How did the Laodicean church arrive at this dire condition? Let us consider a likely scenario. Early on, at the founding of the church, its members were no doubt much like the fruitful saints in Ephesus (Rev. 2:1-7). Having just been born from above, the majority were on fire for the King and his Kingdom. Now, however, a generation or two later, the affluence, materialism, and arrogant self-sufficiency of Laodicea have taken a spiritual toll on the church, with the result that the life and fervency of Christ have all but drained away. Again, practically speaking, this means that while a few Laodicean Christians were surely dining intimately with their Lord (v. 20; 3:4), the vast majority were either badly backslidden or mere professors. This condition both dishonored the Lord and imperiled his purposes for the city. The church therefore stood in danger of judgment, even to the removal of the lampstand of the Lord (Rev. 2:5).

What might such a judgment have have looked like: a judicial hardening of hearts, such that many who once professed the faith suddenly depart from it, or even turn against it (1 John 2:19); strong persecution, purifying the earnest saints, alarming the backslidden, and driving the nominal into hiding or apostasy; numerous Laodicean house churches folding altogether, leaving a small remnant of true believers and penitent backsliders to start the work of the Kingdom from scratch?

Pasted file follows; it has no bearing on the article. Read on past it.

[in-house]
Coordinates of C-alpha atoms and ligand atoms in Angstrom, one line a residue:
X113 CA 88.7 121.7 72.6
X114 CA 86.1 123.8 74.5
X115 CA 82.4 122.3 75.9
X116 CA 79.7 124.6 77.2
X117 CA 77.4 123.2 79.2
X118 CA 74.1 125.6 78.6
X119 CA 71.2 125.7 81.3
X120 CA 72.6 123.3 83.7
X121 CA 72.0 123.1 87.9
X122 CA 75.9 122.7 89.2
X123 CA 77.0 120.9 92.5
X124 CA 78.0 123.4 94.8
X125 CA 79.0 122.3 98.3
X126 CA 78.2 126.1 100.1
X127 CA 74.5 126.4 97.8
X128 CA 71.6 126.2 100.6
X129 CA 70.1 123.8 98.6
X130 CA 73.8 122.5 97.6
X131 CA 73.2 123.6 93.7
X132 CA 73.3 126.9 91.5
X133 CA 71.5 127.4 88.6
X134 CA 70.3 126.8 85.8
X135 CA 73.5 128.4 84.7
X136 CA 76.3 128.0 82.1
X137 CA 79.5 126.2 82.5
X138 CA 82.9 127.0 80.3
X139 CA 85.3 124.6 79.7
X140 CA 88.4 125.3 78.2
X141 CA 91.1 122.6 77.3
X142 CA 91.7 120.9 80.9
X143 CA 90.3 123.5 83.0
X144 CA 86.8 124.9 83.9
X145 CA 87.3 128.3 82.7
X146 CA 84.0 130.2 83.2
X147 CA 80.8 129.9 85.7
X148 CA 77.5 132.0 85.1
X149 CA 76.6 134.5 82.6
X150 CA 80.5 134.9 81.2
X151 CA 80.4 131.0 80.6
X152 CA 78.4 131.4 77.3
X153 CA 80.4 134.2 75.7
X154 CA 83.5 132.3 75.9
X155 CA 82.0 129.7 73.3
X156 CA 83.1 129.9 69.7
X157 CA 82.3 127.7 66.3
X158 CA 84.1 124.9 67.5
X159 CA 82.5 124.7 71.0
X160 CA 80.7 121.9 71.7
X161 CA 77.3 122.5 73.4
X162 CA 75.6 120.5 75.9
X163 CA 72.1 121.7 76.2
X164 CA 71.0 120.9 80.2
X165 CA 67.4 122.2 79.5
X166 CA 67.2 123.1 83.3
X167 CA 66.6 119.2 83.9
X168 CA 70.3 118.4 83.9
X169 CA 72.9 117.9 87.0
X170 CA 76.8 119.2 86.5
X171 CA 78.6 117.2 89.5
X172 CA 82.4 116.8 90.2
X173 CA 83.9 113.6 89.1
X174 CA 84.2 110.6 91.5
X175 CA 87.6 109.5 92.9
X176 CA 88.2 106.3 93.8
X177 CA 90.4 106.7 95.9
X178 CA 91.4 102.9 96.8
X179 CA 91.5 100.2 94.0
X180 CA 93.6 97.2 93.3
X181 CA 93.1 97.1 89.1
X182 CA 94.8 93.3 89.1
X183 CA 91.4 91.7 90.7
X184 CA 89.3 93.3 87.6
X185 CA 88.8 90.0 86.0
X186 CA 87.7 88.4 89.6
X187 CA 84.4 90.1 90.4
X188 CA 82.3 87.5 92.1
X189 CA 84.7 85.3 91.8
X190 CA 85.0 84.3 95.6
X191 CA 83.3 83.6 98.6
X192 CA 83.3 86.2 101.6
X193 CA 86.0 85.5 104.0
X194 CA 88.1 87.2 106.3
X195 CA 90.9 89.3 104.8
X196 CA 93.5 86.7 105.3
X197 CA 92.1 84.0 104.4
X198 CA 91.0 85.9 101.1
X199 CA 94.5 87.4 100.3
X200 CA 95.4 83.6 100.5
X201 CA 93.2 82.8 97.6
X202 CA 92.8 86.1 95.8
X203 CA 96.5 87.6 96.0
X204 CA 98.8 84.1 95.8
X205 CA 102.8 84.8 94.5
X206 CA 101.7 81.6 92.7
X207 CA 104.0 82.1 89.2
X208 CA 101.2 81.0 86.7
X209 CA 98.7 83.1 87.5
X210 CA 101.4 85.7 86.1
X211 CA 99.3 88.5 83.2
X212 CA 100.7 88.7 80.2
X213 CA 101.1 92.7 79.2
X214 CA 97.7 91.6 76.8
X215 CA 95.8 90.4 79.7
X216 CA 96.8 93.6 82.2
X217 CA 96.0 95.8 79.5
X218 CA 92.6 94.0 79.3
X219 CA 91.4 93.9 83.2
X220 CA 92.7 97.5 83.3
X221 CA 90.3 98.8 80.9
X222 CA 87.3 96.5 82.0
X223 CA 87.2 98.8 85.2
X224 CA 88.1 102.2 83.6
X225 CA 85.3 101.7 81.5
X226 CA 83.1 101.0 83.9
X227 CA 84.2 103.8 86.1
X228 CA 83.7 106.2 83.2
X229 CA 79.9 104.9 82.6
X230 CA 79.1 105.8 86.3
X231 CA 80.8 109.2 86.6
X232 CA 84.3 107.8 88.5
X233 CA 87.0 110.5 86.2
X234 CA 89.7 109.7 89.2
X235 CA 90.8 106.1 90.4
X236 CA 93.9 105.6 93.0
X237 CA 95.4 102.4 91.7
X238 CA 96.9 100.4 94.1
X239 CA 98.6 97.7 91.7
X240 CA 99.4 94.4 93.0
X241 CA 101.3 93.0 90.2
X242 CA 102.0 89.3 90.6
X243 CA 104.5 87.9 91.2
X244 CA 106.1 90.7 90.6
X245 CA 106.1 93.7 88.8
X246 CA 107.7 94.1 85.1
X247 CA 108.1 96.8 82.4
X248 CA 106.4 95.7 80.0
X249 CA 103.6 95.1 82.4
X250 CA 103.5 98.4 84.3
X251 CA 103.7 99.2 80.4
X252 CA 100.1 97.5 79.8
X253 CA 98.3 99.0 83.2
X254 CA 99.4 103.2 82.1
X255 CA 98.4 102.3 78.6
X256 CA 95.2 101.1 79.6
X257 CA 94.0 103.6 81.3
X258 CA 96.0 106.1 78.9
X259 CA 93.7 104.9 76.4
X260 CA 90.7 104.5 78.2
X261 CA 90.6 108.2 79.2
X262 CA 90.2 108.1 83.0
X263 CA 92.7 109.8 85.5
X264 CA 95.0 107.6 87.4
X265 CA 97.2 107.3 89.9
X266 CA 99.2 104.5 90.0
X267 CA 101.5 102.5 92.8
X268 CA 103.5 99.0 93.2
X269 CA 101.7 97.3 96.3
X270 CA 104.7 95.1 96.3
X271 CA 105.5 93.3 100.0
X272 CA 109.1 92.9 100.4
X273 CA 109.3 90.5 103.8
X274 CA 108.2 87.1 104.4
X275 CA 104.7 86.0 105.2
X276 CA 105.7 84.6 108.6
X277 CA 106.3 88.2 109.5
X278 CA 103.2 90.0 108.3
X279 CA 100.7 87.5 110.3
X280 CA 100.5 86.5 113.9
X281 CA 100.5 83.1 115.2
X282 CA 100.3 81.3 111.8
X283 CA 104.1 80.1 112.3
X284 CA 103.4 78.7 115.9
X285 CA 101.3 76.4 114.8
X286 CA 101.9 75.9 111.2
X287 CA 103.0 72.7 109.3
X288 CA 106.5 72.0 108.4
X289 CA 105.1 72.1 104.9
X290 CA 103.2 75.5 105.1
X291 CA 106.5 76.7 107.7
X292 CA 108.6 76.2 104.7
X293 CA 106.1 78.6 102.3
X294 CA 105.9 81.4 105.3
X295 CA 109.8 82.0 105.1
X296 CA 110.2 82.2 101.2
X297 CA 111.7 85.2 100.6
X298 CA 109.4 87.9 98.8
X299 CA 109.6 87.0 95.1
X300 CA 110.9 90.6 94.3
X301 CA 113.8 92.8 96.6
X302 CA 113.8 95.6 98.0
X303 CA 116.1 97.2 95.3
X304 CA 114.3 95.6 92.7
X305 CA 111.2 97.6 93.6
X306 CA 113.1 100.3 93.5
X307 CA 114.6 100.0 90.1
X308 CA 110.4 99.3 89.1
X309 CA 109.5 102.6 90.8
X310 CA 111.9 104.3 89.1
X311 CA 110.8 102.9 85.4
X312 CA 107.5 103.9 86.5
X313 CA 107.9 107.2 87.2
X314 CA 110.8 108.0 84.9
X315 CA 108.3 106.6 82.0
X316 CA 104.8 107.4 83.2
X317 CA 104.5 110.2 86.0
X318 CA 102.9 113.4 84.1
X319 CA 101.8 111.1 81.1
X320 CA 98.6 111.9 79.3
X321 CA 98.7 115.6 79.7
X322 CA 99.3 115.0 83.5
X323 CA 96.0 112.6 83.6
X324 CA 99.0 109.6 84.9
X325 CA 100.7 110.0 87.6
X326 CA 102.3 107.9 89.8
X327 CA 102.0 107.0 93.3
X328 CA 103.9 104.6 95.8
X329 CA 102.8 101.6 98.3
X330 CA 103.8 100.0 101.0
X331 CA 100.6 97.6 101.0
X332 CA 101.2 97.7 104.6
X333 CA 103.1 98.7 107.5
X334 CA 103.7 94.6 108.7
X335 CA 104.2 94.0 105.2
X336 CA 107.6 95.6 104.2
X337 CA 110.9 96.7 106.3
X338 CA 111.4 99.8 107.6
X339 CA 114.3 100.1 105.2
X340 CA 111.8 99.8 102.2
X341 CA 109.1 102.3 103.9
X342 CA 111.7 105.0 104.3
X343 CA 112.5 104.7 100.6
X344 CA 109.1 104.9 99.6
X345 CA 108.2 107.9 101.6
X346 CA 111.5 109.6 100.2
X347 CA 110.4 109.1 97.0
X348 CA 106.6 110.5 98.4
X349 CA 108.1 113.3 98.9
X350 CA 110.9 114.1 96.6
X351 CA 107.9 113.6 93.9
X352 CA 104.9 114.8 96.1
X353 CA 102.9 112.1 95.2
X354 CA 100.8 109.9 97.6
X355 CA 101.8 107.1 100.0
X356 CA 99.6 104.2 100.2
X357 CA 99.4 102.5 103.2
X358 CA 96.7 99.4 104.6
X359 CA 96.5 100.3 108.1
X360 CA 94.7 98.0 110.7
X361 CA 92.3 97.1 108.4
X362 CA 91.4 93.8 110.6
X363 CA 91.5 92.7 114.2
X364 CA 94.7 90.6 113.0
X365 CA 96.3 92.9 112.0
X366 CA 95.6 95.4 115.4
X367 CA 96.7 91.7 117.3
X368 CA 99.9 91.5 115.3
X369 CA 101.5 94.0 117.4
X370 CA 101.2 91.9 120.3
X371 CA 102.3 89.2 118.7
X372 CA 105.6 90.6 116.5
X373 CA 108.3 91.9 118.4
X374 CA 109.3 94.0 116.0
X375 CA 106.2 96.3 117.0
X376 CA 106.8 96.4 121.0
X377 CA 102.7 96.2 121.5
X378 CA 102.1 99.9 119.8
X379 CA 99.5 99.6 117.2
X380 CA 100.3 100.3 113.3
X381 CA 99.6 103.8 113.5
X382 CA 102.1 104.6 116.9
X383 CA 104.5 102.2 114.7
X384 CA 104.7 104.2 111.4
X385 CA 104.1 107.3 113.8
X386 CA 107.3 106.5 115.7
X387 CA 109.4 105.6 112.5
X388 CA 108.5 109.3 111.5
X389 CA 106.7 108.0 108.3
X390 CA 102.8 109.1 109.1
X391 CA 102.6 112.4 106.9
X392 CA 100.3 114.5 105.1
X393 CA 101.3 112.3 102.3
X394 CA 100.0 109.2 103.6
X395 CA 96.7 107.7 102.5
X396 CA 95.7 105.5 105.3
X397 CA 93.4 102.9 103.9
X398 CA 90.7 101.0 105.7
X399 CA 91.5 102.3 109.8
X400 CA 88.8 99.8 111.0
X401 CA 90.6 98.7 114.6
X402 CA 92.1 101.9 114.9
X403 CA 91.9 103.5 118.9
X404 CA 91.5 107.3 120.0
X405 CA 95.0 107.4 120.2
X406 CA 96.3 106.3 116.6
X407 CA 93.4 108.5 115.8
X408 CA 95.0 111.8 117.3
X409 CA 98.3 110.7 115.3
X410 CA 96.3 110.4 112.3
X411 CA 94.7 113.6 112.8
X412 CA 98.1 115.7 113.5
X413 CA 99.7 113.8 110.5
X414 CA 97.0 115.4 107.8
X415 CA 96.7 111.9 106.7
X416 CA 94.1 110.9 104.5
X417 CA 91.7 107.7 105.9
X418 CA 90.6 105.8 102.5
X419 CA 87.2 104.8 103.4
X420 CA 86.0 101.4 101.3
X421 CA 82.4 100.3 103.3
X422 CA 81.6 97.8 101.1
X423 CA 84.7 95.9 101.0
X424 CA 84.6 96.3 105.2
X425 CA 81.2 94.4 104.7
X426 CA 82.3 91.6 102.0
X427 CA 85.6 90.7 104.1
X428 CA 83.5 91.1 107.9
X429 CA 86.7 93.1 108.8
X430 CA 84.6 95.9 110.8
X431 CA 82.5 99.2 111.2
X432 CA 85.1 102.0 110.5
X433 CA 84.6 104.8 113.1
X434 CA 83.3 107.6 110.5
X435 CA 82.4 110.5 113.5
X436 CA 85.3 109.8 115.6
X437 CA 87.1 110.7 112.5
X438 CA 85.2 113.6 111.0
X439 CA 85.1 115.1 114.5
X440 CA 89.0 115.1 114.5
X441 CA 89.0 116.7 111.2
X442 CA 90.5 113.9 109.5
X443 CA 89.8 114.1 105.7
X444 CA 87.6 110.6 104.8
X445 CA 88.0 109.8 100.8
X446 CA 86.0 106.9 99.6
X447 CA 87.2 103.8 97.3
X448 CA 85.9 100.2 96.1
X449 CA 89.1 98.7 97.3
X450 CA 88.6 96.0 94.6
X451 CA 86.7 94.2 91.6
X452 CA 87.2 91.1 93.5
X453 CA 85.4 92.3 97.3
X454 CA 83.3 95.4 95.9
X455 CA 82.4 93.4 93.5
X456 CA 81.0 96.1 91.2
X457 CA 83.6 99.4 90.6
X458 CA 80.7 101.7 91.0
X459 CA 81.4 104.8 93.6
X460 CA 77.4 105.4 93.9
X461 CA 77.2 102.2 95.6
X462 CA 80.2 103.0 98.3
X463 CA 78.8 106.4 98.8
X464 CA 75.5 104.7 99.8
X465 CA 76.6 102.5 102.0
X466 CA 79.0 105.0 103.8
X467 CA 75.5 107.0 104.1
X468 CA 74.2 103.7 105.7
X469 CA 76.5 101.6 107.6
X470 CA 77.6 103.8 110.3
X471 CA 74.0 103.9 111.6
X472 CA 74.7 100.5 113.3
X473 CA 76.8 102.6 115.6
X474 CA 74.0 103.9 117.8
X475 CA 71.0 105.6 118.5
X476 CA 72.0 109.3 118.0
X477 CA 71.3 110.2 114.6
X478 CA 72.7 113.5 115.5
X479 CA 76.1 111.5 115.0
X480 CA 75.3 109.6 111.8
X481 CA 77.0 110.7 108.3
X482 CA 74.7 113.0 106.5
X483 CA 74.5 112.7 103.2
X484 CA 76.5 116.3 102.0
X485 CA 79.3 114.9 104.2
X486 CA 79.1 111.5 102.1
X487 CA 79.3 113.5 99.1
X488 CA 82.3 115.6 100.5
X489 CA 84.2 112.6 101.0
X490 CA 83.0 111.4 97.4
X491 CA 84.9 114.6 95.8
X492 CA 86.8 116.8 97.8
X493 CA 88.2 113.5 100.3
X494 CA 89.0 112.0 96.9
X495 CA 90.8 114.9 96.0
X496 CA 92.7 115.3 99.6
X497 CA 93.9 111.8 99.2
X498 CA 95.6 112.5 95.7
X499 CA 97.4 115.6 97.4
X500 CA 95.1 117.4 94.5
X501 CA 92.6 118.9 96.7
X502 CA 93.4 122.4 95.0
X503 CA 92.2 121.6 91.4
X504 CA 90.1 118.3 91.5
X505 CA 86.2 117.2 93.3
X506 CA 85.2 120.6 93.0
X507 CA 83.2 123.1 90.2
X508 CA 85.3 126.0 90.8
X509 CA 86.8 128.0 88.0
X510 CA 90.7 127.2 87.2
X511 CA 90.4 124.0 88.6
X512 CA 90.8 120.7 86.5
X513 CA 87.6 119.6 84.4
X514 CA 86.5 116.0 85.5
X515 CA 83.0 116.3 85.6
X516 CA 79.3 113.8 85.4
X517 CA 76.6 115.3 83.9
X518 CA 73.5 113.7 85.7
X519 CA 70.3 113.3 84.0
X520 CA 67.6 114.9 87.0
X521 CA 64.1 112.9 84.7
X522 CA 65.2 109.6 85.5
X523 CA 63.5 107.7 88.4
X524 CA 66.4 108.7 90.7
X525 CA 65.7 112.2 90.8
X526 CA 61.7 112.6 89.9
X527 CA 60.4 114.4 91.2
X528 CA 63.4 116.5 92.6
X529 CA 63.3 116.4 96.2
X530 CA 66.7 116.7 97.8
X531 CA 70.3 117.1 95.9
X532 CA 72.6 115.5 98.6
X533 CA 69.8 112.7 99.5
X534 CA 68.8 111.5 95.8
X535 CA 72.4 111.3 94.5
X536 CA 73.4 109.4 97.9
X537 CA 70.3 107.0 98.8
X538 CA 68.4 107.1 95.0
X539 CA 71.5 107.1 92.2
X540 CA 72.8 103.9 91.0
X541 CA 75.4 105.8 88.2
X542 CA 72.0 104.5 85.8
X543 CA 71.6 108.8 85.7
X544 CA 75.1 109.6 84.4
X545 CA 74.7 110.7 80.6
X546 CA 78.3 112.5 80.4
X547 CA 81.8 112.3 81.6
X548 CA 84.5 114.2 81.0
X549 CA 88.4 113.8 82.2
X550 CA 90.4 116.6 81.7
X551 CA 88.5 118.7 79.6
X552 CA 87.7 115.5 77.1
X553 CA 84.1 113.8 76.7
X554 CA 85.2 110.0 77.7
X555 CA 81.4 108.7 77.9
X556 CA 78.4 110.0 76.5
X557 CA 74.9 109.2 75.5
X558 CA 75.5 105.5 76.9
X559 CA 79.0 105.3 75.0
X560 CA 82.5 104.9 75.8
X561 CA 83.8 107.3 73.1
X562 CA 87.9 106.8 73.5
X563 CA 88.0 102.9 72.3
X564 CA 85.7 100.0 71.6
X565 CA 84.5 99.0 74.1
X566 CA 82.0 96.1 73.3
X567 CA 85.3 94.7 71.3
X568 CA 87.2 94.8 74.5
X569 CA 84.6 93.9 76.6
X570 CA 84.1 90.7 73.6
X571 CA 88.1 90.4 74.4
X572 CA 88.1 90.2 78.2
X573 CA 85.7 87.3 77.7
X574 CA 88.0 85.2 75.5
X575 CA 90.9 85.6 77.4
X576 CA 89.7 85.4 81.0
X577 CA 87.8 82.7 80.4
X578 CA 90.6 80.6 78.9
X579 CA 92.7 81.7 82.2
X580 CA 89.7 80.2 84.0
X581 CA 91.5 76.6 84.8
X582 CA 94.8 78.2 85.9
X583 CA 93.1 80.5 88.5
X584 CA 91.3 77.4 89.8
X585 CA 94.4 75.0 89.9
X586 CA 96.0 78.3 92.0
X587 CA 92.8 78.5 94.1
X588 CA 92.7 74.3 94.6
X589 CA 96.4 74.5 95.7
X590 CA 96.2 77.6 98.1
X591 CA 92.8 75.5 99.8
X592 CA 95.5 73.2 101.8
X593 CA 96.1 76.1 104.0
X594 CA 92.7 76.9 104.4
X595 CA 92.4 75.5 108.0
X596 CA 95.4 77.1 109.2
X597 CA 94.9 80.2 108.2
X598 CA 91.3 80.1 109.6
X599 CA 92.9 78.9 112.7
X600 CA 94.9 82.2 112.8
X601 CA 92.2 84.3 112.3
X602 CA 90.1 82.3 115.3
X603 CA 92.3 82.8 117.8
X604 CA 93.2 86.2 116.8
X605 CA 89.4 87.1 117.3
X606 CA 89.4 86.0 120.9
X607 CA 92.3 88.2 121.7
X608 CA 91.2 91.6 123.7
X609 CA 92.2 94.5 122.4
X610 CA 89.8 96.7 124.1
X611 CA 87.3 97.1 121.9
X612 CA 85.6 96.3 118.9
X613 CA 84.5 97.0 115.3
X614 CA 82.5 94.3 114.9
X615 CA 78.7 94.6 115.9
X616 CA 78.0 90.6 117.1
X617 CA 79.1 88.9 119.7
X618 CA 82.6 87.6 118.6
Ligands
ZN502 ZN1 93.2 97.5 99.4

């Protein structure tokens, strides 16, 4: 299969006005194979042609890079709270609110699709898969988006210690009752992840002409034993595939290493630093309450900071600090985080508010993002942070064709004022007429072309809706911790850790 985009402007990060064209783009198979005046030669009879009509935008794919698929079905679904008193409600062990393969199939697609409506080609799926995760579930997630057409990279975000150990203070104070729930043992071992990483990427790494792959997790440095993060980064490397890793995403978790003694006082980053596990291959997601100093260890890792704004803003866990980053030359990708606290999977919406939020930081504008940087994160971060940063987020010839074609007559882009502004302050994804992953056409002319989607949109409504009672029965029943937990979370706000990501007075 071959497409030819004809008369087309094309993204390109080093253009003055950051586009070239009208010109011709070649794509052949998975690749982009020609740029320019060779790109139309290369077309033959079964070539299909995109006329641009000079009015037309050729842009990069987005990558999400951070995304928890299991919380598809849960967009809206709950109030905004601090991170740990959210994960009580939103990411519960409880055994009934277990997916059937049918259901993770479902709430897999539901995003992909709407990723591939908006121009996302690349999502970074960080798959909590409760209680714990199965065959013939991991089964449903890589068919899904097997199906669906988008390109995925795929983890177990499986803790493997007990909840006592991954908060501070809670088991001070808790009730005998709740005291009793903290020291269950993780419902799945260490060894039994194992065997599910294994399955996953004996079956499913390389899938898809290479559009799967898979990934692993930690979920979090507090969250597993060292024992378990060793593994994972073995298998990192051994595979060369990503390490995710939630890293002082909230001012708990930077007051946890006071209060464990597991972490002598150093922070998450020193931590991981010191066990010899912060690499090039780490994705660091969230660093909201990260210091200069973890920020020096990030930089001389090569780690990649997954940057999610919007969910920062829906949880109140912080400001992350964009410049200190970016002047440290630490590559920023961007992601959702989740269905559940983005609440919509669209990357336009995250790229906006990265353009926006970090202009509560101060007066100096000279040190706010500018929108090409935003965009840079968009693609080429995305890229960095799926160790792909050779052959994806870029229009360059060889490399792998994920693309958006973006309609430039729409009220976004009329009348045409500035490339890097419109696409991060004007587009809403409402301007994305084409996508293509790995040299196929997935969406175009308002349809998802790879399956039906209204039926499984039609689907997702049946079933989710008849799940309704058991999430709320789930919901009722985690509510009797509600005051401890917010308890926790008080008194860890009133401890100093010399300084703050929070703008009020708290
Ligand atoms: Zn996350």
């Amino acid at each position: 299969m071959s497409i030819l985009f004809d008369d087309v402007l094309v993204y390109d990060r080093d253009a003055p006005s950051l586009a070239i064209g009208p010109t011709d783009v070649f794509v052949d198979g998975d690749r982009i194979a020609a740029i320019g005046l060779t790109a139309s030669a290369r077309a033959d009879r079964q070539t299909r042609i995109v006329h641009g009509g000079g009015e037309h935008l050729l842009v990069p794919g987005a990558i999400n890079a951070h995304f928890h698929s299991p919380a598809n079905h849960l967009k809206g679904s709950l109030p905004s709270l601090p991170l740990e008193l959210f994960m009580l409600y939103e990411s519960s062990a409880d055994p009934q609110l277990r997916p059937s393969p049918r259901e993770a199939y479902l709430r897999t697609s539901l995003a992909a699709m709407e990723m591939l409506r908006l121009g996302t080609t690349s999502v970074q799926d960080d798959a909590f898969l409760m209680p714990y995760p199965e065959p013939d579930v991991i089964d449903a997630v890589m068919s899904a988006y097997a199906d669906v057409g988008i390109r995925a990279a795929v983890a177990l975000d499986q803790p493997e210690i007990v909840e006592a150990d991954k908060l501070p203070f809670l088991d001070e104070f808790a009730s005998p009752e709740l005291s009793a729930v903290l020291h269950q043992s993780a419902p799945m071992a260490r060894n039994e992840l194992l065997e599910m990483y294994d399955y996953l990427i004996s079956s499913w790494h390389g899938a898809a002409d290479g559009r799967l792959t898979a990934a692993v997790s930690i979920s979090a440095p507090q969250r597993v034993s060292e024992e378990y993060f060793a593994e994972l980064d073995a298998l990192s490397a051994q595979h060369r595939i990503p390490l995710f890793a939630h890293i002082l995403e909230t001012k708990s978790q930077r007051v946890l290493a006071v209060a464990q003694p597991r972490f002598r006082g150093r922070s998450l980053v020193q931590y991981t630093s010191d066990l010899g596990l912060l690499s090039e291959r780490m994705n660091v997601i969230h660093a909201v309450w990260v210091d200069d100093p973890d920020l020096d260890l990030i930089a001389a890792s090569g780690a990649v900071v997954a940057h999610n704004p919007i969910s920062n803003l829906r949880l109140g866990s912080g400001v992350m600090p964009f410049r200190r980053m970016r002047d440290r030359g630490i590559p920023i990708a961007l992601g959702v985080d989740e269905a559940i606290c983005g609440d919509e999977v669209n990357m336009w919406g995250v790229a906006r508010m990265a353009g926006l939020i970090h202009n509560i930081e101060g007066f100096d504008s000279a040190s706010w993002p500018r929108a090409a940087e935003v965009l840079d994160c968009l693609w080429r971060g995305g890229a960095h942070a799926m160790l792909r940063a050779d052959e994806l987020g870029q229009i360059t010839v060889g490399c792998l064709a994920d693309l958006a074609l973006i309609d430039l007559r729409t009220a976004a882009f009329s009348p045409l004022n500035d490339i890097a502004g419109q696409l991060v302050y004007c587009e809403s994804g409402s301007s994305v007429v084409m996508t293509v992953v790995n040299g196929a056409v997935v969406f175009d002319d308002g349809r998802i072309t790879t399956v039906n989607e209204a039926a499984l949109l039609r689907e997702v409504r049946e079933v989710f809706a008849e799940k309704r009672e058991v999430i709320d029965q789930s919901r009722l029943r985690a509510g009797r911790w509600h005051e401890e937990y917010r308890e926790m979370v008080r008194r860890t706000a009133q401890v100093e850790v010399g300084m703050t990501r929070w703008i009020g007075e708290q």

Whatever the Lord had in mind, we now hear him speaking both sternly and lovingly to all: to the faithful, the backslidden, and the nominal. And since most of the Christians in Laodicea fell into the latter two categories, we find him outside of the church, standing at the door, knocking, seeking entry, and warmly inviting all without exception to a fellowship meal with the High King. To the nominal he offers spiritual birth, and to the backslidden spiritual renewal: all on condition of simply turning around, opening the door, and letting him in.

This invitation, while sweet, could nevertheless result in judgment. If the nominal spurn his offer, he will indeed spew them out of his mouth, likely by a judicial hardening that severs any further connection with the life-giving ordinances of the Church, and so with the Head of the Church (John 15:1-7; Col. 2:18-19). As for the backslidden, if they will not repent, he may simply take them home (1 Cor. 11:30). In that sad case, they will be numbered among those who largely built with wood, hay, and stubble; men whose works will be burned up in the judgment, though they themselves will be saved, yet only as someone escaping through a fire (1 Cor. 3:12-15).